Govt can take the lead on flexi-work arrangements

In the light of studies showing that organisations which offer flexible working arrangements tend to have lower employee turnover, I am puzzled that not many employers are game enough to offer such options officially ("More firms offer ad hoc flexi-work"; Nov 22, and "Flexi-work can benefit firms"; Nov 23).

Work-life balance is an integral part of our lives, and all firms must look at it very closely if they are serious about keeping staff happy.

Employers must change their mindsets that their staff must work from 8.30am to 5pm and be present in the office to achieve the desired results. Instead, they just need to set goals and leave it to the staff to meet these targets.

This is the kind of philosophy reputed companies such as Google, Microsoft and Apple adopt, and this trait sets them apart from the rest.

The Government has been proactive in many areas and has set some great examples, such as implementing maternity and paternity leave, parentcare leave and childcare leave.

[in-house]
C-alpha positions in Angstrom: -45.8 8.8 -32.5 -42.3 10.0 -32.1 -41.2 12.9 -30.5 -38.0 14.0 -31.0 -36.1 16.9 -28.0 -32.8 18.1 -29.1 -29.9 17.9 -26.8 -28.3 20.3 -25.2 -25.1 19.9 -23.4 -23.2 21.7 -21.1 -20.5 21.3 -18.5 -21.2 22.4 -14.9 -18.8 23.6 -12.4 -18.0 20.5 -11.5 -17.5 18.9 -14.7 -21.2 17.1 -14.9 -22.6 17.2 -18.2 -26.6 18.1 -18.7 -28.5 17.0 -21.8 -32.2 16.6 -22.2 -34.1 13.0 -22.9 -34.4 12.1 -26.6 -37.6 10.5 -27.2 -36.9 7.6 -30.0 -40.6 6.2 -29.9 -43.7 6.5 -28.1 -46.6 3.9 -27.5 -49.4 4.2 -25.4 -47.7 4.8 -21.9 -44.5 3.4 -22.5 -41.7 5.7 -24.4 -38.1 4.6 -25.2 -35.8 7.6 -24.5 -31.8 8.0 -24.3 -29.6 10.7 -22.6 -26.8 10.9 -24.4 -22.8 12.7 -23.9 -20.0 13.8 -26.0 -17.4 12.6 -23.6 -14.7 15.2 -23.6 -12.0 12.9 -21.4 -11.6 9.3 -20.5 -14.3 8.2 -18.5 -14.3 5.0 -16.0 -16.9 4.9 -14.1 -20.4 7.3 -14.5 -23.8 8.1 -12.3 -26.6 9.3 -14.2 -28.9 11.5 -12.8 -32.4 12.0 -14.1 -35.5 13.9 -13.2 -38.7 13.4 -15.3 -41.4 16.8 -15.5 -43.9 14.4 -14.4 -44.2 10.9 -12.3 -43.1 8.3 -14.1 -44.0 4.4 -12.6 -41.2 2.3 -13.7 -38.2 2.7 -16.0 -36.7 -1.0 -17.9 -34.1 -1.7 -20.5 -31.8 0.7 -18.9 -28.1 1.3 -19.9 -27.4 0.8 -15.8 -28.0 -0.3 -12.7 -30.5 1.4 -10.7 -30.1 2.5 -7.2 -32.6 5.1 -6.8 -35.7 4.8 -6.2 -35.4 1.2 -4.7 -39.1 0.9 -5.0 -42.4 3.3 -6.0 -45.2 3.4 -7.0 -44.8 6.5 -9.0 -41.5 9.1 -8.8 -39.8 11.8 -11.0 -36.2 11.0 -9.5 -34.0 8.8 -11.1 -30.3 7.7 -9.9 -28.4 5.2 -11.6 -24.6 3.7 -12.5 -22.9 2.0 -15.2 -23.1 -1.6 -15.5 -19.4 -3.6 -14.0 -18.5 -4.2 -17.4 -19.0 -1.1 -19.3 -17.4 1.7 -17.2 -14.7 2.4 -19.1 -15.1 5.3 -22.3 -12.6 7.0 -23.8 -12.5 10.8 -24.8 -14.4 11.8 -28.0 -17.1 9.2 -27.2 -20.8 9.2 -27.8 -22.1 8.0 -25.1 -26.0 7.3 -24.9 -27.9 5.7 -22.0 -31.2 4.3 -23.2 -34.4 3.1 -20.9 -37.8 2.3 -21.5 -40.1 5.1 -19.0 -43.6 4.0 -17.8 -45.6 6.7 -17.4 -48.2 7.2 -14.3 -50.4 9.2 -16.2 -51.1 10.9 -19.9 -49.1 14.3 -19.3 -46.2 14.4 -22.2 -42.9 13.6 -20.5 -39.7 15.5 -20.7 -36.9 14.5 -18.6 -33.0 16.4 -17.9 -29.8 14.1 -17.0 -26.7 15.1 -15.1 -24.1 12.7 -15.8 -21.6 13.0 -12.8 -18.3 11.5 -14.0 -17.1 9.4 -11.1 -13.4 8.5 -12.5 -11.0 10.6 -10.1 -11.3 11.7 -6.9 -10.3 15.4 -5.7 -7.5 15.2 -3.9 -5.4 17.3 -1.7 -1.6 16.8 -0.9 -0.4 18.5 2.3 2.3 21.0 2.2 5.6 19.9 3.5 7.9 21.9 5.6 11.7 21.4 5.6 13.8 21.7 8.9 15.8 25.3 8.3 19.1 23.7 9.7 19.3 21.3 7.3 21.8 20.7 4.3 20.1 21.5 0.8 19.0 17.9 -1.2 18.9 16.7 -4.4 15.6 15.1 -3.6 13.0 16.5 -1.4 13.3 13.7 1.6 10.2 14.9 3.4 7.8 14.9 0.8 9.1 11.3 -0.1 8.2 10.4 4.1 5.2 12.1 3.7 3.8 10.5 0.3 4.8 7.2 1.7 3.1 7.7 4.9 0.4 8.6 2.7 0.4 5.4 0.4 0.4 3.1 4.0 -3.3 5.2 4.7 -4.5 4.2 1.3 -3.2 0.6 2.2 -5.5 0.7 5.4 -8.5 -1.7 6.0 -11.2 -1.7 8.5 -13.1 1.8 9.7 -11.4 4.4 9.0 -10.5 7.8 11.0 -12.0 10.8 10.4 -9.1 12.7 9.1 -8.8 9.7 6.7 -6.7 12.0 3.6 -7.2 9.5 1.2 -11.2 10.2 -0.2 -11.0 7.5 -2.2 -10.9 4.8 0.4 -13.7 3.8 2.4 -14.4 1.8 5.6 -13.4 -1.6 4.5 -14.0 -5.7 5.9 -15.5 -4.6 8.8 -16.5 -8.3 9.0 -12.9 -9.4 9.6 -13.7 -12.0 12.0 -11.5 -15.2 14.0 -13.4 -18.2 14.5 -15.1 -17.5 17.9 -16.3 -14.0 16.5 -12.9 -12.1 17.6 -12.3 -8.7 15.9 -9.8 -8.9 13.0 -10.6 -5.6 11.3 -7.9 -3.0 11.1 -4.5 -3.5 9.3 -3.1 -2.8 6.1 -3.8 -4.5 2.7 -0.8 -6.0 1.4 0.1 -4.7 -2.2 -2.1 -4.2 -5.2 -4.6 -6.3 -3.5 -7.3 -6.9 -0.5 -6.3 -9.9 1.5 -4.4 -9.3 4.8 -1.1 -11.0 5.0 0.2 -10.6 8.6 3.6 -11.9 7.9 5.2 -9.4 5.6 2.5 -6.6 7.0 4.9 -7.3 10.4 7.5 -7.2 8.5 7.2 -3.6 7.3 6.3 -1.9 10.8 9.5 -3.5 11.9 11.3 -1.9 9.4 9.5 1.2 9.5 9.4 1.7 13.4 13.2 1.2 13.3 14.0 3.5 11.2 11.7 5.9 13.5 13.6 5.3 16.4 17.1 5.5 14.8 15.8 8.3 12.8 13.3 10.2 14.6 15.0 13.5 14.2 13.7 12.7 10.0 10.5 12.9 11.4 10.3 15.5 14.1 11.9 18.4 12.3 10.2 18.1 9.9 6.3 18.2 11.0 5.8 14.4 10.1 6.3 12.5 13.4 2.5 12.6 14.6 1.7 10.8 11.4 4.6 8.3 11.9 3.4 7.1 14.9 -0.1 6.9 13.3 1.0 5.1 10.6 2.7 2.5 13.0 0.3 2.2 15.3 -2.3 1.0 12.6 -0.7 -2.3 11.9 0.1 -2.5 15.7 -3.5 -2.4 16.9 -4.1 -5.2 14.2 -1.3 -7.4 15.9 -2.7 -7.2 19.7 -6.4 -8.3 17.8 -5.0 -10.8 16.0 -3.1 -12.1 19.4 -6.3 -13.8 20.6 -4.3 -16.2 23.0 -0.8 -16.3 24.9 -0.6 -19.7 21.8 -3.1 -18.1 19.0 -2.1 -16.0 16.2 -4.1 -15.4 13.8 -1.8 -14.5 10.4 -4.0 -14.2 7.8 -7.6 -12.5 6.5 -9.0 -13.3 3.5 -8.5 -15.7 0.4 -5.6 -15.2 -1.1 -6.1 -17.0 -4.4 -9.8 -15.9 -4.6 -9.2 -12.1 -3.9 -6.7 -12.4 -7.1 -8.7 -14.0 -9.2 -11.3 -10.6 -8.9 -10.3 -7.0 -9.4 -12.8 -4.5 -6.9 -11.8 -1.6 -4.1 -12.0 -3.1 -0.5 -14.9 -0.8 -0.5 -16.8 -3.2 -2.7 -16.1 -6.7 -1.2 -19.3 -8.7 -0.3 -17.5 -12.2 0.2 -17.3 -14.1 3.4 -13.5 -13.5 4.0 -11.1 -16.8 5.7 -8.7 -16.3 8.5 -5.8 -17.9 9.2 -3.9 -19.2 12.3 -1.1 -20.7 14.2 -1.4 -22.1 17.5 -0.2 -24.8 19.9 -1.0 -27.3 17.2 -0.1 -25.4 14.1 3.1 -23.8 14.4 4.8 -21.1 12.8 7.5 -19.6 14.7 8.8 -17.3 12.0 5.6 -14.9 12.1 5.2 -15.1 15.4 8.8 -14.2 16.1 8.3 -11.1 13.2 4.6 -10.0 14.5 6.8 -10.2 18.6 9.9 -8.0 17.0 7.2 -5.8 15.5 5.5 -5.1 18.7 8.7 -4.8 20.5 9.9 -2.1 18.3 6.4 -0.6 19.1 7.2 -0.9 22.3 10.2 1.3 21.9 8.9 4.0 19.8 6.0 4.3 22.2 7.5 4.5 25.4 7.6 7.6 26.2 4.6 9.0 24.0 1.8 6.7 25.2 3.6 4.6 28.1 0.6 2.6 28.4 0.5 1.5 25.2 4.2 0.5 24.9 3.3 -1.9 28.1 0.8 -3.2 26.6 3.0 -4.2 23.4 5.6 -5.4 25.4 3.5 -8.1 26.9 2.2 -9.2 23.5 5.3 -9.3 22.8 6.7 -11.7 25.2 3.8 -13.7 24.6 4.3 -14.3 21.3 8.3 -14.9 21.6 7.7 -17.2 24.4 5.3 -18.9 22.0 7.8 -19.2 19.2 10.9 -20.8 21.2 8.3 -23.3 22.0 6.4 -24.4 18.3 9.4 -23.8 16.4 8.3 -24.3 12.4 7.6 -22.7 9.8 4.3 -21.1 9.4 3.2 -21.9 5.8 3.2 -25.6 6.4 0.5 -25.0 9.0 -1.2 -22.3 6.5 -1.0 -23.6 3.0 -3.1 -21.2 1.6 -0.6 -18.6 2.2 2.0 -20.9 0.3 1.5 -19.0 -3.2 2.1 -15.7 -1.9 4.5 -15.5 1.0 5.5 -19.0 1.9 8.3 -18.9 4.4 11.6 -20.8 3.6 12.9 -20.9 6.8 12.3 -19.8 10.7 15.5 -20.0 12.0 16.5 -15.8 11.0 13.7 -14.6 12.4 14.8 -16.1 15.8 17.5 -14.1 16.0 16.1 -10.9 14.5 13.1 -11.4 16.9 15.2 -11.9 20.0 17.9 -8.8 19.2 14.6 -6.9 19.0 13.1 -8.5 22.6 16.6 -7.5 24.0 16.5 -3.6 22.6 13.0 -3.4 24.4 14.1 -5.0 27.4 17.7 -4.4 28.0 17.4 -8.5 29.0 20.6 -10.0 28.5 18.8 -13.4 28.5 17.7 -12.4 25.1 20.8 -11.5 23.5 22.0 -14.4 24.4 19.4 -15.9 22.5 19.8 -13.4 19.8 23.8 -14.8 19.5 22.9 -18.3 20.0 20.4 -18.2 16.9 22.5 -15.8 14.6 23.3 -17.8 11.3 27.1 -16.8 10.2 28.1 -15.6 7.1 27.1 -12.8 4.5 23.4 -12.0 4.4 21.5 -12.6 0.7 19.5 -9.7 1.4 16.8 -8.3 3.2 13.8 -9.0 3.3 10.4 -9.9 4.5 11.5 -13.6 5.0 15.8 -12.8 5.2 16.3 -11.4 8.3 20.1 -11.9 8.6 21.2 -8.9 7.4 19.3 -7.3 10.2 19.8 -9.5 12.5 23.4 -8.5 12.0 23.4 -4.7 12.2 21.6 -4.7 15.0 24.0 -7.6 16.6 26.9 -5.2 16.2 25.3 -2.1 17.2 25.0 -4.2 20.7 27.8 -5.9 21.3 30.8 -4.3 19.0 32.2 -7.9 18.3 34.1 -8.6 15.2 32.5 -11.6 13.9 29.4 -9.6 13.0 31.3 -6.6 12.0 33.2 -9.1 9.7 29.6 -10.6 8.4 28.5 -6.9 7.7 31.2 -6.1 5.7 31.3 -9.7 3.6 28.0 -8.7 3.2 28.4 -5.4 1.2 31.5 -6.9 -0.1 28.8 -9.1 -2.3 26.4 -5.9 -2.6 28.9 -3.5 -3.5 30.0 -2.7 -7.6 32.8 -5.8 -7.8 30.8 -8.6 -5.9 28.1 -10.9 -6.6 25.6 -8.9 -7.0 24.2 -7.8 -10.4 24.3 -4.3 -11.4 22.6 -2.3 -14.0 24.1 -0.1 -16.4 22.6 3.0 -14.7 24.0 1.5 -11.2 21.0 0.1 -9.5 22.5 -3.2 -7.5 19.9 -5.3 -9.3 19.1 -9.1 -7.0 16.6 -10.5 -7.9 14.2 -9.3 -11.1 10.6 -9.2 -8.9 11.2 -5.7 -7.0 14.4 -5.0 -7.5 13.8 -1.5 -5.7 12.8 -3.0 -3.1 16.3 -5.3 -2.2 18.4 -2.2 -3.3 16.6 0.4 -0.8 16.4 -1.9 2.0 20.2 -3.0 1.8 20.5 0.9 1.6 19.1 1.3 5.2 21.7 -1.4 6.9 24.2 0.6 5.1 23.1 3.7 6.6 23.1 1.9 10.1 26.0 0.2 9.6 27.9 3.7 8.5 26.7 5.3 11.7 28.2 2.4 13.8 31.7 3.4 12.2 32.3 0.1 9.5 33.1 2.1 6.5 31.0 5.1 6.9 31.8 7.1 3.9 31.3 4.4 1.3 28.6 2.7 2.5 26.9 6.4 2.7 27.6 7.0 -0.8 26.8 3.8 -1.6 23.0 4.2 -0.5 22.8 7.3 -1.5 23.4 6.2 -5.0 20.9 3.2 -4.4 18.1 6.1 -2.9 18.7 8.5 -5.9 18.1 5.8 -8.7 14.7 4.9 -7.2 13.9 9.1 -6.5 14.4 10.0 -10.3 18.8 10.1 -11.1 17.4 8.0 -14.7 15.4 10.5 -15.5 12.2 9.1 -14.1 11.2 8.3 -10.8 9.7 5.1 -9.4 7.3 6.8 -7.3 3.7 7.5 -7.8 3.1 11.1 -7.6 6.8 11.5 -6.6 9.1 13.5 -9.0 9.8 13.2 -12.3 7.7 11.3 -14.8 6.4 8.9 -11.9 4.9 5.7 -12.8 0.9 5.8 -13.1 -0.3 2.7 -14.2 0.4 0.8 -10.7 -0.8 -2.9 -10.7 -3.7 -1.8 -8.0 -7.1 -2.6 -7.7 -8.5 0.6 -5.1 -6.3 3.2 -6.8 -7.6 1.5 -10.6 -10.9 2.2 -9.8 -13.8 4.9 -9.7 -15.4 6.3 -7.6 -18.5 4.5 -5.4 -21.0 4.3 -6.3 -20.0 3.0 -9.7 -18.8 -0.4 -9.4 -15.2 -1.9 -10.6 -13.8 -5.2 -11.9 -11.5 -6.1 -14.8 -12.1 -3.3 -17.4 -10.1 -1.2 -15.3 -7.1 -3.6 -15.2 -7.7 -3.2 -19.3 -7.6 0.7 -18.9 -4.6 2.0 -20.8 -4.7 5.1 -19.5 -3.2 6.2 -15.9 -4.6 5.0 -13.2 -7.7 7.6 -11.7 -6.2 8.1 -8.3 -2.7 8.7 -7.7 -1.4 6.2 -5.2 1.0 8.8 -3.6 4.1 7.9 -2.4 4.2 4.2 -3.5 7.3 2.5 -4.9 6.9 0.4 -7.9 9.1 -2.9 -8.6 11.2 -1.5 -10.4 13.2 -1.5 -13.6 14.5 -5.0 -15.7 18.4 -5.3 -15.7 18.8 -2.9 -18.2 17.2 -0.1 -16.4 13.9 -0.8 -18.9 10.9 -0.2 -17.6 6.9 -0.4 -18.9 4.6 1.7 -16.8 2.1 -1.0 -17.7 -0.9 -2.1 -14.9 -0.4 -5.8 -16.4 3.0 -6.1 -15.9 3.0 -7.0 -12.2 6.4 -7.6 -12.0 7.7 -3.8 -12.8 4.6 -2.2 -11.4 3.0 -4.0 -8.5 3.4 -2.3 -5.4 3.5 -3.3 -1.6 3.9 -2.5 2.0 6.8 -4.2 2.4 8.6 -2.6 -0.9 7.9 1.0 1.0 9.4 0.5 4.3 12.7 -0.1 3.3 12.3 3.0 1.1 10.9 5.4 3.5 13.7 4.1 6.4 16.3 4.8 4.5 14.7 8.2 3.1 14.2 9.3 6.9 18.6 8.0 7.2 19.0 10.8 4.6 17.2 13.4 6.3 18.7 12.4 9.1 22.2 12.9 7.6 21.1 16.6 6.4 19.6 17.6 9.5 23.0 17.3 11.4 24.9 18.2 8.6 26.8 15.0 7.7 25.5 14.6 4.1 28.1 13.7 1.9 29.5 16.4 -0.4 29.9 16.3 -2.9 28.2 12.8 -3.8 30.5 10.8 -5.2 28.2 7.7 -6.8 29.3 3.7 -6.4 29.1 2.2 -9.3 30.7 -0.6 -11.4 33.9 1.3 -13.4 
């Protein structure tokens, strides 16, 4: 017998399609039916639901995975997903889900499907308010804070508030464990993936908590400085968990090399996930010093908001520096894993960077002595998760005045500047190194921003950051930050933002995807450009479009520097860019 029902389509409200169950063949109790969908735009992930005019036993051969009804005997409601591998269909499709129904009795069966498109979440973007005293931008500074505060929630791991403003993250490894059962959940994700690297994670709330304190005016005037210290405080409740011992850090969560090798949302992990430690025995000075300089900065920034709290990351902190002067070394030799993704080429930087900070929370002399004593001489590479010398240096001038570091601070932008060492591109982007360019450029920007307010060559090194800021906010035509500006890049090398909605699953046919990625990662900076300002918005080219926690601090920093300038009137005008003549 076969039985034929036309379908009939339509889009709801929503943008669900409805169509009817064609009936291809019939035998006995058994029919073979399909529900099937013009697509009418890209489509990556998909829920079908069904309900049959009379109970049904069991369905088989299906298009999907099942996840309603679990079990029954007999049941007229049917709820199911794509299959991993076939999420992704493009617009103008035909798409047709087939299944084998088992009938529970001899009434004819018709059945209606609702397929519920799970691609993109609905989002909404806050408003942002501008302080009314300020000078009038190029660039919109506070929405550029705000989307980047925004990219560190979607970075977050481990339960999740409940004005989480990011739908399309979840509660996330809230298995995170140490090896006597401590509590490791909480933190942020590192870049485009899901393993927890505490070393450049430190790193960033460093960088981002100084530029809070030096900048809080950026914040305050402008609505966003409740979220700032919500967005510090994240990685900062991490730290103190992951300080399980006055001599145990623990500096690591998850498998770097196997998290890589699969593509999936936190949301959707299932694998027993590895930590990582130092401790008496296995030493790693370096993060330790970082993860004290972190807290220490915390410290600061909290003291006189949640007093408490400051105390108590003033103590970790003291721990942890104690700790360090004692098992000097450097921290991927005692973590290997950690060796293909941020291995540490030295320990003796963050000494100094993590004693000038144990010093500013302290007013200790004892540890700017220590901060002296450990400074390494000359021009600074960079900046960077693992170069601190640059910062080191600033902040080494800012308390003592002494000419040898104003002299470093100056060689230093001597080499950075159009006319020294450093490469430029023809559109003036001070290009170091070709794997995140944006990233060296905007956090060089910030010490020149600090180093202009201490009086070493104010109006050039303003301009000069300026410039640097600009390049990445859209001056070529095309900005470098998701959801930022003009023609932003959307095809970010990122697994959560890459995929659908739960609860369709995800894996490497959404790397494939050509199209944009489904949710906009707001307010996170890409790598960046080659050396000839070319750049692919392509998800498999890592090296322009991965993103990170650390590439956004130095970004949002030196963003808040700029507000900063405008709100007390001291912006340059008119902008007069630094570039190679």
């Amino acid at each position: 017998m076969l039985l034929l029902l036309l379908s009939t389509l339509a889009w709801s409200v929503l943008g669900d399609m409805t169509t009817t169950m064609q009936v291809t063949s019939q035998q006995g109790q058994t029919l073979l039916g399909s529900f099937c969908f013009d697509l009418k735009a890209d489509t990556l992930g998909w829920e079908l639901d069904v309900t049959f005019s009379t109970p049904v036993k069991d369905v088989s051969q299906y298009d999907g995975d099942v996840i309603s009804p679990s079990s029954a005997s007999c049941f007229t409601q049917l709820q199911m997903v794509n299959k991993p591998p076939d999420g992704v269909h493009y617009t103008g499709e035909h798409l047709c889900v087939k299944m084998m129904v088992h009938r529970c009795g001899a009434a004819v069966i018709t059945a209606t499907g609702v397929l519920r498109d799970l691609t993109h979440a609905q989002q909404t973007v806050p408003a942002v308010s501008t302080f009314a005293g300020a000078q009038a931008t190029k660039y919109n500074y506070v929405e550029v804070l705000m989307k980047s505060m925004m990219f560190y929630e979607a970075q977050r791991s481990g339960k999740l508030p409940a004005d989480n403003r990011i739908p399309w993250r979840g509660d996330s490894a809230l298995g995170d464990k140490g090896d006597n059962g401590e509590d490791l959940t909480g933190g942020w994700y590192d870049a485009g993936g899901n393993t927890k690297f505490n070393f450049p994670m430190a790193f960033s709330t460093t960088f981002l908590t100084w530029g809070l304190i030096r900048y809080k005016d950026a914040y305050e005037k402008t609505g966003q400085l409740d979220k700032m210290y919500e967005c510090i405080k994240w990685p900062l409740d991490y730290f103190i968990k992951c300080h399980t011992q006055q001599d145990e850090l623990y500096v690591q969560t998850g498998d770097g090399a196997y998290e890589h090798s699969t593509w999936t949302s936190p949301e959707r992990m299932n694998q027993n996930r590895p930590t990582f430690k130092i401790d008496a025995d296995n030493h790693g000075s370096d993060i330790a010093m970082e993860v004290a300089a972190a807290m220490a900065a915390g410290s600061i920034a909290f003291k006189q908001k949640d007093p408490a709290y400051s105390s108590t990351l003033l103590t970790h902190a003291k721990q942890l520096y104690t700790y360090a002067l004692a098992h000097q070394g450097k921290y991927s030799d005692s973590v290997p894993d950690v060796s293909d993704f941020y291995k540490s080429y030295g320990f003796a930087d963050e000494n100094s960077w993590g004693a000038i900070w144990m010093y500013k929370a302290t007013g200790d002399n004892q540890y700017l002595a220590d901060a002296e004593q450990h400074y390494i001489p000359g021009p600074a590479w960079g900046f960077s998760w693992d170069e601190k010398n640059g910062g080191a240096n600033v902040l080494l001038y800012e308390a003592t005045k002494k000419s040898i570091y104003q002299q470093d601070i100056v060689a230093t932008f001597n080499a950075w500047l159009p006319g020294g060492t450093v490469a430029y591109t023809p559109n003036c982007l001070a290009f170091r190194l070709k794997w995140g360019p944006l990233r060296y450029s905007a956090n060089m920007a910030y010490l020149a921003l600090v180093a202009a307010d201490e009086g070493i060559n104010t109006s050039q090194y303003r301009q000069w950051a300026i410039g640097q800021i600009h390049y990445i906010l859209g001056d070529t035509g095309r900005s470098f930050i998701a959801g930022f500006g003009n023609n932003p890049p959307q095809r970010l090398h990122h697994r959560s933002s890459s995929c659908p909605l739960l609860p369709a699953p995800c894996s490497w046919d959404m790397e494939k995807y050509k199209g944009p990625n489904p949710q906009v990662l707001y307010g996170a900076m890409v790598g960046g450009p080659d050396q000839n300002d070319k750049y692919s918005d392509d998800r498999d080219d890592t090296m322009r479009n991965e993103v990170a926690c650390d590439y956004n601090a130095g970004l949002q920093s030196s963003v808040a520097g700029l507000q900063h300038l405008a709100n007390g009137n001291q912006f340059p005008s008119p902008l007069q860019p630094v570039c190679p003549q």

I hope the Government and statutory boards lead by example by allowing staff who can work on flexi-work arrangements to exercise this option.

I have heard of a supervisor who once told his staff that they need not respond to e-mails or messages sent to them after working hours, as these are meant for attention the next day.

If only every supervisor had such an attitude, we would surely be able to arrive at an optimal work-life balance.

Rajasegaran Ramasamy

A version of this article appeared in the print edition of The Straits Times on November 24, 2016, with the headline 'Govt can take the lead on flexi-work arrangements'. Subscribe